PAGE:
Maswood Alam Khan
Munshi Daliluddin Mridha for more than 90 years of his life has been announcing Azaan, the call to prayer in Islamic practice. When Mridha was a young man he used to pronounce Azaan as loudly as he could in his sturdy, reedy and solemn voice and in a perfect pitch and tone sharp and clear enough to make his vocal announcements reach the length and breadth of the whole village of West Pangasia in Bhola, a district in southern Bangladesh.
Born in Pangasia, his ancestral abode, Munshi is assumed 122 years old. His voice has of late become feebler, his tongue heavier, his vocal chord weaker and his body pretty fragile. Nevertheless, his energy has not yet sapped. Still he tries his best to pronounce Azaan in as sweet melodious voice as achievable and as punctually as he can afford. He is deemed the oldest muezzin in Bangladesh according to a news report published last week in Naya Diganta, a Bangla daily.
Azaan is recited in a loud voice by a muezzin facing the direction of the Ka’ba at Makkah in Saudi Arabia, a practice that was initiated by Hazrat Mohammad (PBUH), the last prophet in Islam, when he felt the necessity of a way to gather people for prayers in congregations, a holy job that was first entrusted with Hazrat Bilaal (RA), a black slave who voluntarily became a convert to Islam. It may be mentioned that Hazrat Bilaal had a very sweet, resonant and musical voice.
Islam treats all as equals
A rare example set by Holy Prophet Hazrat Mohammad (PBUH) of appointing a black slave as the first person to call Muslims for prayers shows that in Islam all human beings–rich or poor, black or white, short or tall–are treated as equals, that all are equal in the eyes of Allah, the Providence, that it is only the piety of each individual that makes the difference.
I really take pity on the young generation of Muslims now living in urban areas, who perhaps did never hear the sweet sound of Azaan being carried by moving air, growing and then fainting in intensity, emanating from a minaret like a magic echo apparently from a distant mosque the way I in my childhood used to prick my ears up to hear the melody of Azaan about half a century back at Sunamganj, where there was no electricity at that time and when a muezzin had to strain his vocal chord to the utmost to recite Azaan at the top of his voice from atop a minaret without any aid of a loudspeaker.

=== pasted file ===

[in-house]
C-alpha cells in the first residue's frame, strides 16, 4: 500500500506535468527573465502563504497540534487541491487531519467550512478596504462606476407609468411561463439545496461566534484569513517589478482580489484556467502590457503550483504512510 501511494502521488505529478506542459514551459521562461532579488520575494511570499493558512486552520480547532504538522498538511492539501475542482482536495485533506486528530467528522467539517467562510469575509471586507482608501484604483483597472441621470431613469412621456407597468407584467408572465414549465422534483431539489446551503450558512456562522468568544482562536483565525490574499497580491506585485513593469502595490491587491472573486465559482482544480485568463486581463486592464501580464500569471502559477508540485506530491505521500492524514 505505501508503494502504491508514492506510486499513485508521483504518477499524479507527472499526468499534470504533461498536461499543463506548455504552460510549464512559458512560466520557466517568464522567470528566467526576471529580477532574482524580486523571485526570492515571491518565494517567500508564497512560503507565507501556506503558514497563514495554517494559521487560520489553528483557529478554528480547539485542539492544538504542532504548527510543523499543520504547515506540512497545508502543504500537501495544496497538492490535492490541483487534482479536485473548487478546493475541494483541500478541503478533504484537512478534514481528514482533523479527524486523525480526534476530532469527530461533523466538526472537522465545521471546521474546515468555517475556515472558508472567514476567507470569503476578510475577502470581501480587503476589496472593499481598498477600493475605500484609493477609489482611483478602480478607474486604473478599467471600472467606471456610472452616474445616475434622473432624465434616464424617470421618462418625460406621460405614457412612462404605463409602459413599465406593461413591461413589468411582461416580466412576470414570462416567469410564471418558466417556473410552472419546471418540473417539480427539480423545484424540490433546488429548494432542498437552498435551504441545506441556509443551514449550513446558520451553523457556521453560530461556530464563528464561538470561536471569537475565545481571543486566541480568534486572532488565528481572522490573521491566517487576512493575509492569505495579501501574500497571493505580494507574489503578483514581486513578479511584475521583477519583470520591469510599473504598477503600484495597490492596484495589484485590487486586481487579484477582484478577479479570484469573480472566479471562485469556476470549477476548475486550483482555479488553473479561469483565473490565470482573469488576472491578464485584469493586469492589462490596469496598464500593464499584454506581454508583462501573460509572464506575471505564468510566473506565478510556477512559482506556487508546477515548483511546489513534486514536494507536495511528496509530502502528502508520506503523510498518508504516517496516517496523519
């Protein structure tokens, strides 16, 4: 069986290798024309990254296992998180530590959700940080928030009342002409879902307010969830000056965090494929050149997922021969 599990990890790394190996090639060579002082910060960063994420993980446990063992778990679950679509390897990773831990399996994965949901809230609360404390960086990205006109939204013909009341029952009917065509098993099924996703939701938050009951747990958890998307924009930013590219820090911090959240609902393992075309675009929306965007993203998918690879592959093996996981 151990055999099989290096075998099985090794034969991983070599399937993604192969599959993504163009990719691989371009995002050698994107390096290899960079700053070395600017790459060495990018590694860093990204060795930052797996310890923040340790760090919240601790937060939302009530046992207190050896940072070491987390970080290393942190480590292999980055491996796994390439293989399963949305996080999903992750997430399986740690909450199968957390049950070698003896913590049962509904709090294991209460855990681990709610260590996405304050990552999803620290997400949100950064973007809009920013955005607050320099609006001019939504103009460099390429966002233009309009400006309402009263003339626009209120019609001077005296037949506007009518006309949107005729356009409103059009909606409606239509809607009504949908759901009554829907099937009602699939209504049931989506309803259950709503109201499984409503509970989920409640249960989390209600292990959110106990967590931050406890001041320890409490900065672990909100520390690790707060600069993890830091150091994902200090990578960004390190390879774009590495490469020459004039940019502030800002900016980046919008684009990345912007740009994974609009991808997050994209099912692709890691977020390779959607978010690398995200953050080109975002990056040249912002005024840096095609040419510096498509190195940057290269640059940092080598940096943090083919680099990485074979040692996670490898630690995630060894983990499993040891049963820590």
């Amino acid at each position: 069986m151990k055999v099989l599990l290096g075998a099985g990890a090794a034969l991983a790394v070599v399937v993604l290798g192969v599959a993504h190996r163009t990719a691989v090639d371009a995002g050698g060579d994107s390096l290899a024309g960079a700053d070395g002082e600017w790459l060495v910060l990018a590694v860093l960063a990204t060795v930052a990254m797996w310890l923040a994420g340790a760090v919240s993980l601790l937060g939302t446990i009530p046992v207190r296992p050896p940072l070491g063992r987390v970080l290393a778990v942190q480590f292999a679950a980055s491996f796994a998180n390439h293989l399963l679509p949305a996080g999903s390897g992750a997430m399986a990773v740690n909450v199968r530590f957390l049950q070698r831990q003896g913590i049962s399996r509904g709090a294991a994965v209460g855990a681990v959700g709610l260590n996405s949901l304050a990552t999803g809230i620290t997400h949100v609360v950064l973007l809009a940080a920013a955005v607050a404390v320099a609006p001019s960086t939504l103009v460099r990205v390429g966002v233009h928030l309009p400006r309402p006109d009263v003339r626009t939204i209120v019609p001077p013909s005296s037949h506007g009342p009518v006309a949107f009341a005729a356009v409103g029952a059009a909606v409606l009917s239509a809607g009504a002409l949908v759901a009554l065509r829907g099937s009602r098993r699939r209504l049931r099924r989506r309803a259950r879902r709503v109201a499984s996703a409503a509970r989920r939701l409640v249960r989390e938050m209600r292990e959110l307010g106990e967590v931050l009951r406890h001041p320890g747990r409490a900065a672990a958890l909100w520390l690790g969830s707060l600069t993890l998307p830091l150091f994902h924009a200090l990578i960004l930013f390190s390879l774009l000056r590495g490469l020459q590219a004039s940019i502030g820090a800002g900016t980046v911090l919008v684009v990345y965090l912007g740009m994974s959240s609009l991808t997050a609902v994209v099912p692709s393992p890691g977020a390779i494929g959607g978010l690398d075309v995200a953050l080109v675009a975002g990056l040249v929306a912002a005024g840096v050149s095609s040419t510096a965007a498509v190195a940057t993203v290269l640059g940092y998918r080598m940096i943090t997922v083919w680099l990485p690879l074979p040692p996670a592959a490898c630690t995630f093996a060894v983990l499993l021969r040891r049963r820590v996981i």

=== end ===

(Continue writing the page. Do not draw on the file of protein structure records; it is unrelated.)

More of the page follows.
Beauty of Azaan
That was the Azaan in Sunamganj, the real sweet Azaan unlike the Azaan we nowadays hear from loudspeakers in crackling and cacophonous sounds emanating from loudspeakers mounted atop the minarets in the towns and also in some villages–killing the original beauty of Azaan Hazrat Bilaal pronounced about one thousand and five hundred years back.
May we ask the scholars of Islam and the concerned authority to restore as much as possible the beauty of Azaan? We feel vexed when, especially at night, a number of Azaans from different mosques located within short distances in between in the cities and towns are announced by muezzins through loudspeakers at varying times making the holy sounds overlapping each other which I believe should be deemed sacrilegious.
Won’t it be a better idea if Azan is pronounced simultaneously all over Bangladesh from minarets, radios, televisions and cell phones from a central broadcasting authority in a mosque like Baitul Mukarram–interconnecting all the sound outlets with radio device so that we can hear each and every word of Azaan with due attention and piety at the precise point of time?
May our religious scholars suggest the mosques meanwhile to regulate the sounds of loudspeakers meant for pronouncing Azaan in a manner that would ensure the soft tenor of the holy pronouncement, especially when the minarets of different mosques are very close to each other? May we request the muezzins of mosques situated in cities and towns not to use loudspeakers while announcing Azaan at least at dawn to announce the time of ‘Fazr’ prayer as an attempt to mimic the efforts of Hazrat Bilaal or the 90-year long pronouncement of Munshi Daliluddin Mridha of Bhola has tirelessly been practising without any aid of any mechanical devices?
May the holy sounds “Allahu Akbar”, “Allahu Akbar” (Allah is the Greatest, Allah is the Greatest), “Hayya ‘alas-Salah”, “Hayya ‘alas-Salah” (Come to Prayer, Come to Prayer) and “Hayya ‘alal-falah”, “Hayya ‘alal-falah” (Come to Success, Come to Success) resound through the air in cities and towns alike in perfect synch creating an aura of holiness to soothe our minds and calm our souls every time we head for prayers at mosques or homes.